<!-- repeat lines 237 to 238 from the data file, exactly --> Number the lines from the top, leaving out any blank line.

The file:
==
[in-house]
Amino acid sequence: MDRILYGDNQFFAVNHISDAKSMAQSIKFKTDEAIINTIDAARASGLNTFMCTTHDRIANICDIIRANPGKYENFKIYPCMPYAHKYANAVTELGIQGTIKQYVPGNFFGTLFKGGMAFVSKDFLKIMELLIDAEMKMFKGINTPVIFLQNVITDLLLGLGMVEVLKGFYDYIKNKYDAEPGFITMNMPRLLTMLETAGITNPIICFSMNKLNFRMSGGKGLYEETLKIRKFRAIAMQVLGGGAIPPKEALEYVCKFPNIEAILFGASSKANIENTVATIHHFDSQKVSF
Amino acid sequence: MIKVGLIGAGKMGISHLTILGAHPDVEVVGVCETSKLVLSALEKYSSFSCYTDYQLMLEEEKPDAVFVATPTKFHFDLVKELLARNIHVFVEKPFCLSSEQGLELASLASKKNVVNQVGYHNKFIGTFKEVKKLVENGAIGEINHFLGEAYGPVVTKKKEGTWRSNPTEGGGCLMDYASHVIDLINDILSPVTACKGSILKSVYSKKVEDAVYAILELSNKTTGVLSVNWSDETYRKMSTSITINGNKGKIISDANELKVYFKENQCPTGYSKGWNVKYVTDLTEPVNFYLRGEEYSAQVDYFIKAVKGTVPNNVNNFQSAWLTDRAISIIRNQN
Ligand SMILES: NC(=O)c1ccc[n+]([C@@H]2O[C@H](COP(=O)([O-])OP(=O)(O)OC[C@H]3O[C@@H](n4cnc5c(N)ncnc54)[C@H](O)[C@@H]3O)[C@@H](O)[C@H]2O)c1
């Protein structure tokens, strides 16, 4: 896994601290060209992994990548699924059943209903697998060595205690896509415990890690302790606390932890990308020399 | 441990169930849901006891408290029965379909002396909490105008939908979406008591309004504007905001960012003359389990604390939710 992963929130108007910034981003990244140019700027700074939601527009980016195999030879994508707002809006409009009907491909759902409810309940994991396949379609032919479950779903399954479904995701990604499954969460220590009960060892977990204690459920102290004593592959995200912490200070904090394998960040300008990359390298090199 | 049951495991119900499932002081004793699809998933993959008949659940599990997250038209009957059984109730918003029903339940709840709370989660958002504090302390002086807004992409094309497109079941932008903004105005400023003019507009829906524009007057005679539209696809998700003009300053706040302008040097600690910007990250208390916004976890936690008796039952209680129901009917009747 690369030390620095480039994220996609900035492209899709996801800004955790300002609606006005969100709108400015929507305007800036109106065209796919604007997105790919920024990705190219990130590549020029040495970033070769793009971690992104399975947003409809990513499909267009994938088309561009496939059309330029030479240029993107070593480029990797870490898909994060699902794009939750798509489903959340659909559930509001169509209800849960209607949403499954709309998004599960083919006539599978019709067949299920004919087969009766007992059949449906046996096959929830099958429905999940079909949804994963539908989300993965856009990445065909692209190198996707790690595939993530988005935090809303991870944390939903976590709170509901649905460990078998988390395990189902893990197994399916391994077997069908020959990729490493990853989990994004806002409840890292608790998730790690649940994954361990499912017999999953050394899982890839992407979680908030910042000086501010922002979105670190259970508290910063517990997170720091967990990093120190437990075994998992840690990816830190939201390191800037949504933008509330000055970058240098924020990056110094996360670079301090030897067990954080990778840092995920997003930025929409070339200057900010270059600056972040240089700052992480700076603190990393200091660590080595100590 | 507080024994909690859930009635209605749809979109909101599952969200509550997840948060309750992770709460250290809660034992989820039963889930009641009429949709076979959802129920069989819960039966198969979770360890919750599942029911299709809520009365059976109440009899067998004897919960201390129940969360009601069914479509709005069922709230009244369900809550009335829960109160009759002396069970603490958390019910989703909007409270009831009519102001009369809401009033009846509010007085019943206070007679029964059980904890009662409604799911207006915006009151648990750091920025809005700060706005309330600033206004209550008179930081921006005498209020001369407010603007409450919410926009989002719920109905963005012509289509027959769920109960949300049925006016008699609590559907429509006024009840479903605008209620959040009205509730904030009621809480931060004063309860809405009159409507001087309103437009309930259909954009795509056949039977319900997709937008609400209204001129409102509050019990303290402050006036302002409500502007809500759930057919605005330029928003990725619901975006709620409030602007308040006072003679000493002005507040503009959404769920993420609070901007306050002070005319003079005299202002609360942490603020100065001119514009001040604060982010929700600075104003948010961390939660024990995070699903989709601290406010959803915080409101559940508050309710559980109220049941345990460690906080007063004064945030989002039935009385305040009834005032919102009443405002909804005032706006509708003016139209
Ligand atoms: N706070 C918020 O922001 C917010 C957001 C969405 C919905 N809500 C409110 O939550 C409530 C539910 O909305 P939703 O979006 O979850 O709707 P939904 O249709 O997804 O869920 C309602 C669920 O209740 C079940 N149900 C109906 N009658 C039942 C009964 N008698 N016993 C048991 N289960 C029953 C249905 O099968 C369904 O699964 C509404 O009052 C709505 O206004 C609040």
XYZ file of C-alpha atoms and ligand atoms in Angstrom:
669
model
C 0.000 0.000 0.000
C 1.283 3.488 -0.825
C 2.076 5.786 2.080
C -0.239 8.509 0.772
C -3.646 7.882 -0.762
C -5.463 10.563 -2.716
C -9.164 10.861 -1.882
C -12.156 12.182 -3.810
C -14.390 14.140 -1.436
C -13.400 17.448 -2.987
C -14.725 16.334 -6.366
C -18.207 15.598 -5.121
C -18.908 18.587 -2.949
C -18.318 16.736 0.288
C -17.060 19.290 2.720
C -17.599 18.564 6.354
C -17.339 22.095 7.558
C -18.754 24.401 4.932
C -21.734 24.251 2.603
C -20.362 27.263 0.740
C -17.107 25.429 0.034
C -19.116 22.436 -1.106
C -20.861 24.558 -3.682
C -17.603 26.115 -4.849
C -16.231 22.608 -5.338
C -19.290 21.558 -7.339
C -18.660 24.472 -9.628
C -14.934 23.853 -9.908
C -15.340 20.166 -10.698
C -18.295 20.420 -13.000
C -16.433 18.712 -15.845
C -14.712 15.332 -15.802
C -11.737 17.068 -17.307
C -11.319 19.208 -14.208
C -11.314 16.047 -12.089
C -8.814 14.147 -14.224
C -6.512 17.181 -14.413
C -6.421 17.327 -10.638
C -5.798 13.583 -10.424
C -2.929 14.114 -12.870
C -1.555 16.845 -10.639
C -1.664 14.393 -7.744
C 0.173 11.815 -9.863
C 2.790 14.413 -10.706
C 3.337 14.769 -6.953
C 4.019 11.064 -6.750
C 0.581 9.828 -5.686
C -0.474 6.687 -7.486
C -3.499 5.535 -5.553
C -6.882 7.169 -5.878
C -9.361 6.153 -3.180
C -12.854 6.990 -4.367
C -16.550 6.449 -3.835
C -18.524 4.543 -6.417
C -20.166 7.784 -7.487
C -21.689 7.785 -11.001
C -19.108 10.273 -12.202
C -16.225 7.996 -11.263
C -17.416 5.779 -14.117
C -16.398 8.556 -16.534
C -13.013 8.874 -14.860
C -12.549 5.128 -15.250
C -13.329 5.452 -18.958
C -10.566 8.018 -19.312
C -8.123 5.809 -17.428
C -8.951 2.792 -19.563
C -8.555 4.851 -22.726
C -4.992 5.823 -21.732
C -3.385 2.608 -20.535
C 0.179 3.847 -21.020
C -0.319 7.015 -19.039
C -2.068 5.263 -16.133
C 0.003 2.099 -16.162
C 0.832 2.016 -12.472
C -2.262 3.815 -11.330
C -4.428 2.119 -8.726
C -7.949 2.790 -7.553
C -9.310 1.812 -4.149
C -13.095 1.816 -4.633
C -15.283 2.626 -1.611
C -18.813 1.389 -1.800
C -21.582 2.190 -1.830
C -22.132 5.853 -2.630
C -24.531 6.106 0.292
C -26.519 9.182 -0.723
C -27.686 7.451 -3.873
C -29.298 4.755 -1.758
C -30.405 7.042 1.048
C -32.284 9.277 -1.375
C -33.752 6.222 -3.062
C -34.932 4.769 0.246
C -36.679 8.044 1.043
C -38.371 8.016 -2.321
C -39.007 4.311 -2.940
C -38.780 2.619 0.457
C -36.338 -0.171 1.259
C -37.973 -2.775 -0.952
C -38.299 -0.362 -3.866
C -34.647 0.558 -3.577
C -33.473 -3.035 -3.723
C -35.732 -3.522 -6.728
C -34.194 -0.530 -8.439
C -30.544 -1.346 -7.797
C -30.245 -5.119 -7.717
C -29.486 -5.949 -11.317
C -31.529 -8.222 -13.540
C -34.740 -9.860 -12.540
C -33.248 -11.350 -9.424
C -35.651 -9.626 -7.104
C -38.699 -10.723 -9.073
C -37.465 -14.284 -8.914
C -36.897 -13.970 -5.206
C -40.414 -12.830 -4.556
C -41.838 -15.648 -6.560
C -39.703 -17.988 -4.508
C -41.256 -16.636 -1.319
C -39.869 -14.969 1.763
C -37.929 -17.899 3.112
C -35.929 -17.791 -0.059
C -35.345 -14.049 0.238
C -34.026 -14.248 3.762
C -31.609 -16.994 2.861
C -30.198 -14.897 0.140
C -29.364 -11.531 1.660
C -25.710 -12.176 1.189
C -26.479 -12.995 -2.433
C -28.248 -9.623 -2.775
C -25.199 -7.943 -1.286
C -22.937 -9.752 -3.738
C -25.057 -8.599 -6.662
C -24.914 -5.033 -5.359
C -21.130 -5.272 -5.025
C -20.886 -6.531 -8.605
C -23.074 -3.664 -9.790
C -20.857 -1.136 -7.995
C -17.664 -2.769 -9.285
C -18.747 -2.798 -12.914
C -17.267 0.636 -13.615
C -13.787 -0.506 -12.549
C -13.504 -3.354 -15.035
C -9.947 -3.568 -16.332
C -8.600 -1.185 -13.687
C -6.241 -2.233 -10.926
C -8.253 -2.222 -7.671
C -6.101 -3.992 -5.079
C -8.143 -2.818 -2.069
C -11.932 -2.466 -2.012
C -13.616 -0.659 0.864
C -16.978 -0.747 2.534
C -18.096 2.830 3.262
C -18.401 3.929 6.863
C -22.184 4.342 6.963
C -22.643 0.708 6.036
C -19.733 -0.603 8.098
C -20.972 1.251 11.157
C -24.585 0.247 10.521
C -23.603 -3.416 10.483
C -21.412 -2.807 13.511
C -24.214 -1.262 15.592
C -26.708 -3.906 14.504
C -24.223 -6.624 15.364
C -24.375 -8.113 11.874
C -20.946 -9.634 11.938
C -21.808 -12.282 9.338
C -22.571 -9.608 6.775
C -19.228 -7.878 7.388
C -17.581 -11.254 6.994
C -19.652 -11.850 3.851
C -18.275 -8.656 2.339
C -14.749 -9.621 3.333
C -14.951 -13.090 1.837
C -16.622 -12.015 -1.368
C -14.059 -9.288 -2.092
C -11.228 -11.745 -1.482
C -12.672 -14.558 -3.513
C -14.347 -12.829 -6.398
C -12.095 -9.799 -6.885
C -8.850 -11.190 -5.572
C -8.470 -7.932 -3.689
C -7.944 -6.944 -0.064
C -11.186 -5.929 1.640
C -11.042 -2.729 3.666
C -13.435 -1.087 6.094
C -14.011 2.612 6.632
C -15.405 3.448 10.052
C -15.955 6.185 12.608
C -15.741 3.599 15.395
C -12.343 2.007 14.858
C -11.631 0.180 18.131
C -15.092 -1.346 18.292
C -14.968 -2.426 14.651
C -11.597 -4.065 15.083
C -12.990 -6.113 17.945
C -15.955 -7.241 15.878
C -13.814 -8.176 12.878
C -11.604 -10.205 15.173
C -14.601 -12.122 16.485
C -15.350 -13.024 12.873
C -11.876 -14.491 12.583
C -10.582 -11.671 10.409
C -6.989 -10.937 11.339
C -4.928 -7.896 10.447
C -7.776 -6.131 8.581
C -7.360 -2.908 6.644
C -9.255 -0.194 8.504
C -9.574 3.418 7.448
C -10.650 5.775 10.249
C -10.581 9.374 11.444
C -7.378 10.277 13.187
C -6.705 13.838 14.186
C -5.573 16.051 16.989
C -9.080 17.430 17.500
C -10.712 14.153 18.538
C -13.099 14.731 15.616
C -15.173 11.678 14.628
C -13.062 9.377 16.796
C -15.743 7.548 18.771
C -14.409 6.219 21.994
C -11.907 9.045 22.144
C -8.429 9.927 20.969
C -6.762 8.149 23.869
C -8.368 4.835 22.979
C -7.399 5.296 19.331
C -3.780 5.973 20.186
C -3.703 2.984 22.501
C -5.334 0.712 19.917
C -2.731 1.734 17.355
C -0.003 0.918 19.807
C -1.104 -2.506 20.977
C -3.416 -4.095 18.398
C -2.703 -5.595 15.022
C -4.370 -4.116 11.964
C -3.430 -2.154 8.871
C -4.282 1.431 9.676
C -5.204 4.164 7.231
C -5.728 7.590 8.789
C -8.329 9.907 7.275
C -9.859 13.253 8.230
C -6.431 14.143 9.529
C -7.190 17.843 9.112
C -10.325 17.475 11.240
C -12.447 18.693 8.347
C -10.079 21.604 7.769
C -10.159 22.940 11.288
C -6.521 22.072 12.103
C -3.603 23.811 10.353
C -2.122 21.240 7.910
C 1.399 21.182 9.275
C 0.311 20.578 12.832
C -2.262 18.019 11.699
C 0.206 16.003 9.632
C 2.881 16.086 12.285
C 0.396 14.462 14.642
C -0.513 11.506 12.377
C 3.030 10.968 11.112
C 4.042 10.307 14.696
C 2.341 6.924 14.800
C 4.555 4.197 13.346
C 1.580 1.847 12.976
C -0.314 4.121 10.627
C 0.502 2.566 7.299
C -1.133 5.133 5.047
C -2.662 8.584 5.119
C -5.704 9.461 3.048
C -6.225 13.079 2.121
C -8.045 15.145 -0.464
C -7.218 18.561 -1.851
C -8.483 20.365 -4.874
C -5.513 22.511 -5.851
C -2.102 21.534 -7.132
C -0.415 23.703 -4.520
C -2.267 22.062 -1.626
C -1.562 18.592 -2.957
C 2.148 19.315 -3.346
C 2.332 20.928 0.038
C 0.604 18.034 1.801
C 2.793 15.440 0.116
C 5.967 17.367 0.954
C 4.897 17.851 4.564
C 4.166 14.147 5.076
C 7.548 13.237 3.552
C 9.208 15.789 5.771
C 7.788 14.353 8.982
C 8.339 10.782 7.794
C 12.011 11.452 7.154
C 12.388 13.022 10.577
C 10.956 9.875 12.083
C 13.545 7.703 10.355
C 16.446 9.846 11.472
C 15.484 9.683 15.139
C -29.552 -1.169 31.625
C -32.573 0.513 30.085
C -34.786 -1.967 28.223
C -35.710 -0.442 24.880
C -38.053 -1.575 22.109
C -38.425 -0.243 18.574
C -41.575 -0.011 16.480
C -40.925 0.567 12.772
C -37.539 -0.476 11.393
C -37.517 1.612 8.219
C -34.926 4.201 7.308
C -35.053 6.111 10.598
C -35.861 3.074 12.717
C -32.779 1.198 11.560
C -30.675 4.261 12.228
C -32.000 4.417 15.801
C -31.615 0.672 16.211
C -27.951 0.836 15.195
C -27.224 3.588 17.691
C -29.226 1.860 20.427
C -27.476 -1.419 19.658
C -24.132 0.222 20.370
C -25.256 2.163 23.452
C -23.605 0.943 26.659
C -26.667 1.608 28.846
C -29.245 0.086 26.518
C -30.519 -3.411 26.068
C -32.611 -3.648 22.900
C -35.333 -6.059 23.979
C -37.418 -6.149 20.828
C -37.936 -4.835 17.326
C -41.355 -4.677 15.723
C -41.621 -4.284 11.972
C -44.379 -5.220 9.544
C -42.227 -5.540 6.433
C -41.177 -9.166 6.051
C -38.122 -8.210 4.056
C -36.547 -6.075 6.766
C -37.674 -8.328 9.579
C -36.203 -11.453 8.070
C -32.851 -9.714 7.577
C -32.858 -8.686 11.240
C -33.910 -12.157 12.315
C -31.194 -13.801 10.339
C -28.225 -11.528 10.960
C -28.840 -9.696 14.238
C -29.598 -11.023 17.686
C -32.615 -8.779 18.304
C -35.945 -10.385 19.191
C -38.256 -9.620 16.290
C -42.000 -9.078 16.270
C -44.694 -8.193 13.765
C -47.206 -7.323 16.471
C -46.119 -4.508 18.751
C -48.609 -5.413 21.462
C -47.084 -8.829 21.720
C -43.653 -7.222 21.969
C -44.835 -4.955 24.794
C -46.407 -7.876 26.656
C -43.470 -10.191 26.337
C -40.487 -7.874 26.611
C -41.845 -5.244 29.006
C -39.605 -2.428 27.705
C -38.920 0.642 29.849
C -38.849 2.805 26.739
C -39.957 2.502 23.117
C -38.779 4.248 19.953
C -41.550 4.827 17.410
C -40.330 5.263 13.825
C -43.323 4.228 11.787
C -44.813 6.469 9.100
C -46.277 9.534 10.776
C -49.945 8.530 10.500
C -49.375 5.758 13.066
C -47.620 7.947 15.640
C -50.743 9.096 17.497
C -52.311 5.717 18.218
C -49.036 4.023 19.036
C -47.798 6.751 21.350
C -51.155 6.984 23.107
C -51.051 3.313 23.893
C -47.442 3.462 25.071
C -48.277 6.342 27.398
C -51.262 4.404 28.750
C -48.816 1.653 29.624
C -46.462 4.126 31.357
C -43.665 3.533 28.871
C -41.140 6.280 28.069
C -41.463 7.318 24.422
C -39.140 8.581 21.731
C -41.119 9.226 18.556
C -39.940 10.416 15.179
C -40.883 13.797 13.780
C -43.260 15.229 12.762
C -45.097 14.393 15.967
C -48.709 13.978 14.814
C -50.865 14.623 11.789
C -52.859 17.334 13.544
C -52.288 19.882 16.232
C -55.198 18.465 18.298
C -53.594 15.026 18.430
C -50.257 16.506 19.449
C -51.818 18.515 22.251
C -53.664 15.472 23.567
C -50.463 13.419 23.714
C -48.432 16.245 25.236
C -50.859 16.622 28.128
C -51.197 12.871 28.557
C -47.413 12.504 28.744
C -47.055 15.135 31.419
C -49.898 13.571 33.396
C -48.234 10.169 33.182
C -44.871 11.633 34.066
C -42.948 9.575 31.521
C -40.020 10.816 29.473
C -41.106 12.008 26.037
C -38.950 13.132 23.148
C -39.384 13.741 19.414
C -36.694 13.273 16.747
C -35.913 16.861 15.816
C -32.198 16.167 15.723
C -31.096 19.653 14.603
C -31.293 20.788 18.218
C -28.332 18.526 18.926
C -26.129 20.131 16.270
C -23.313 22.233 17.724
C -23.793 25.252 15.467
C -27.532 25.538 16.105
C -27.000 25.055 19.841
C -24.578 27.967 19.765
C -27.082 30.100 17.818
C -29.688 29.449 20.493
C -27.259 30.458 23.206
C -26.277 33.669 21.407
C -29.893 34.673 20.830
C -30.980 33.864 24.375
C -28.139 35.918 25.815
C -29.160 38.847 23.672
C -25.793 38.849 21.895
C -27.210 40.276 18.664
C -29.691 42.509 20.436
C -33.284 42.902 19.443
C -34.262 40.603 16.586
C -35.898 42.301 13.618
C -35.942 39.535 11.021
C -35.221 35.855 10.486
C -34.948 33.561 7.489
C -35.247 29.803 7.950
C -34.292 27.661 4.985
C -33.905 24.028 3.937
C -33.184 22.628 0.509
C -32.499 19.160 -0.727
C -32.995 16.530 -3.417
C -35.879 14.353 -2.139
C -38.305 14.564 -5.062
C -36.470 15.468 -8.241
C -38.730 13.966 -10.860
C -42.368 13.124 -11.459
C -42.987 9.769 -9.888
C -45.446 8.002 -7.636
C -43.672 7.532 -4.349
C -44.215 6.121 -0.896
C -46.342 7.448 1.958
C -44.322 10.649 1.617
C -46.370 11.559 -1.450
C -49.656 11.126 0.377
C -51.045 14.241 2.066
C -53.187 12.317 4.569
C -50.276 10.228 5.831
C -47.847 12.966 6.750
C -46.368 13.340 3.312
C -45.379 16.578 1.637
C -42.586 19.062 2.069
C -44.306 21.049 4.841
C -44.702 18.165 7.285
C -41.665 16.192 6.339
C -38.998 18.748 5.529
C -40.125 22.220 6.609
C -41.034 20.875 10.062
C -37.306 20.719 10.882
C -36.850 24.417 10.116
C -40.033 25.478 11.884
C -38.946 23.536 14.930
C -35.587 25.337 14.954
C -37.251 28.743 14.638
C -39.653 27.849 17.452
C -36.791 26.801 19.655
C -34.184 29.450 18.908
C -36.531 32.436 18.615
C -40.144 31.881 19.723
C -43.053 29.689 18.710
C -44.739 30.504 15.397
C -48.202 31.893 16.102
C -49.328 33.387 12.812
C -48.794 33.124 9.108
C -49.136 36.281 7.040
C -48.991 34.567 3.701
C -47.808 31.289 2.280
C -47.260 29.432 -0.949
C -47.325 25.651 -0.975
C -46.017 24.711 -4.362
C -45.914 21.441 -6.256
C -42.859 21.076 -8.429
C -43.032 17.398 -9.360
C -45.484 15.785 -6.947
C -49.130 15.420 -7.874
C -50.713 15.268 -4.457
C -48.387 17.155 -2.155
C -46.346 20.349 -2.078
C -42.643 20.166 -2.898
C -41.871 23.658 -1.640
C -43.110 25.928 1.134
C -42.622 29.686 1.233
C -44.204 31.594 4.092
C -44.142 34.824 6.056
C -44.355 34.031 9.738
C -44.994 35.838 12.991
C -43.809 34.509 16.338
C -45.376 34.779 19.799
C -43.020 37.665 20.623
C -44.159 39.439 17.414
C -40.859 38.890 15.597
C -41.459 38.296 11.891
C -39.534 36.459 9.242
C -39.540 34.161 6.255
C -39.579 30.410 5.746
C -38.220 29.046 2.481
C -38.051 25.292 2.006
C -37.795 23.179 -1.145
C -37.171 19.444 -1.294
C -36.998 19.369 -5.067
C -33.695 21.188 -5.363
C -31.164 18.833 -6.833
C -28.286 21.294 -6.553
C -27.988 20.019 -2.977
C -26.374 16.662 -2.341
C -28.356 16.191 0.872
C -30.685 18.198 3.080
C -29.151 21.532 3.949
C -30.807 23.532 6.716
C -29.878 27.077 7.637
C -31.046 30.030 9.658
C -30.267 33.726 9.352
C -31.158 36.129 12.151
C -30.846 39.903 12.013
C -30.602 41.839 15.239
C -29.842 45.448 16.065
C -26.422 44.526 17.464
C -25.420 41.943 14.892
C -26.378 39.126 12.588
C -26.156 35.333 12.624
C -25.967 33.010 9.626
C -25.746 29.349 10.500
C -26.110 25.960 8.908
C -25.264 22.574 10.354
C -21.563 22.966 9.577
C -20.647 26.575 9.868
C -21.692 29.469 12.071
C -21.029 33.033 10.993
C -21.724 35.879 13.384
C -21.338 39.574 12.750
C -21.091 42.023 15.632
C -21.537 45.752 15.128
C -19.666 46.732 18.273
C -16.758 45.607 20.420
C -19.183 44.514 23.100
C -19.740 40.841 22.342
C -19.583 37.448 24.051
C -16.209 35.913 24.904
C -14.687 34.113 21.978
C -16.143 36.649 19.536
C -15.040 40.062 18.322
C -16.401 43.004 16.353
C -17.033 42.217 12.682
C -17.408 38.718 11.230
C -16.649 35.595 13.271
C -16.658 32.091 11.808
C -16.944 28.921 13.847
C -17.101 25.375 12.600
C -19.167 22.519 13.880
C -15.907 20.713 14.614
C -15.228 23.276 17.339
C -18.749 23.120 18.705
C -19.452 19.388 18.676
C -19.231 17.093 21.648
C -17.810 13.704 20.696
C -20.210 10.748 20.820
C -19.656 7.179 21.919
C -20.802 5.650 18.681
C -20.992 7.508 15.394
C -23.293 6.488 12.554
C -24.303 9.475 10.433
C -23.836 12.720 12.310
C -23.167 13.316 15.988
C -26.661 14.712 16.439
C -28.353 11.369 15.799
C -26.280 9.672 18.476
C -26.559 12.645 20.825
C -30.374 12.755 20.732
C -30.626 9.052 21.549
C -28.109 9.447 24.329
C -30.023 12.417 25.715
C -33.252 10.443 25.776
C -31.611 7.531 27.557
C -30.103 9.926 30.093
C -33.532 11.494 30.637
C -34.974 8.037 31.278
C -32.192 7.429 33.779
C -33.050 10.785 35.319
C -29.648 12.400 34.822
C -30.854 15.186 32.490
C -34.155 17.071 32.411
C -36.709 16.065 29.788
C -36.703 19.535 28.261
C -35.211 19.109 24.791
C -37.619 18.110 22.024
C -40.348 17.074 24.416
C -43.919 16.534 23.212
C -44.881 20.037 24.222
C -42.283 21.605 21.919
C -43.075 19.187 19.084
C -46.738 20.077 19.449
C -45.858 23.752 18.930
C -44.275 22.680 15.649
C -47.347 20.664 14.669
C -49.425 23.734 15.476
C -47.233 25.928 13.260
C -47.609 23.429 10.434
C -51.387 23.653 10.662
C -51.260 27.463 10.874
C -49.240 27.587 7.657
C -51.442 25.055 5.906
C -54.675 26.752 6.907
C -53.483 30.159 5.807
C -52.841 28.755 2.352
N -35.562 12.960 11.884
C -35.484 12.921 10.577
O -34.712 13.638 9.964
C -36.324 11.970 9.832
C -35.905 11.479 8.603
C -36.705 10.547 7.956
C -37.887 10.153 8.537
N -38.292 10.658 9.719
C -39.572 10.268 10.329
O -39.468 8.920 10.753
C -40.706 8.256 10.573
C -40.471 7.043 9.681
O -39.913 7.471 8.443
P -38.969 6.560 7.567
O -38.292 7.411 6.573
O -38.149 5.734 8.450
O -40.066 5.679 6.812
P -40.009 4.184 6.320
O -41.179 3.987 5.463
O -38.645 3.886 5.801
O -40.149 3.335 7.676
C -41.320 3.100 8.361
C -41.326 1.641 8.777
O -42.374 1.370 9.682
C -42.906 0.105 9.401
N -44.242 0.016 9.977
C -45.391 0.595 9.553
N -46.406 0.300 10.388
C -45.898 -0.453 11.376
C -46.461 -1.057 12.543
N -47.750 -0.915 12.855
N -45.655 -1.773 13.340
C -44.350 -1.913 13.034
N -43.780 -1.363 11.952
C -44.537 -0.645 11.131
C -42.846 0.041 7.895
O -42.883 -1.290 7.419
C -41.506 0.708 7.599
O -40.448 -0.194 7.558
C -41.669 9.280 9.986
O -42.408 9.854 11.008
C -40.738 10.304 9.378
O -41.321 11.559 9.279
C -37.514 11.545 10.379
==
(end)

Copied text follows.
C -0.003 0.918 19.807
C -1.104 -2.506 20.977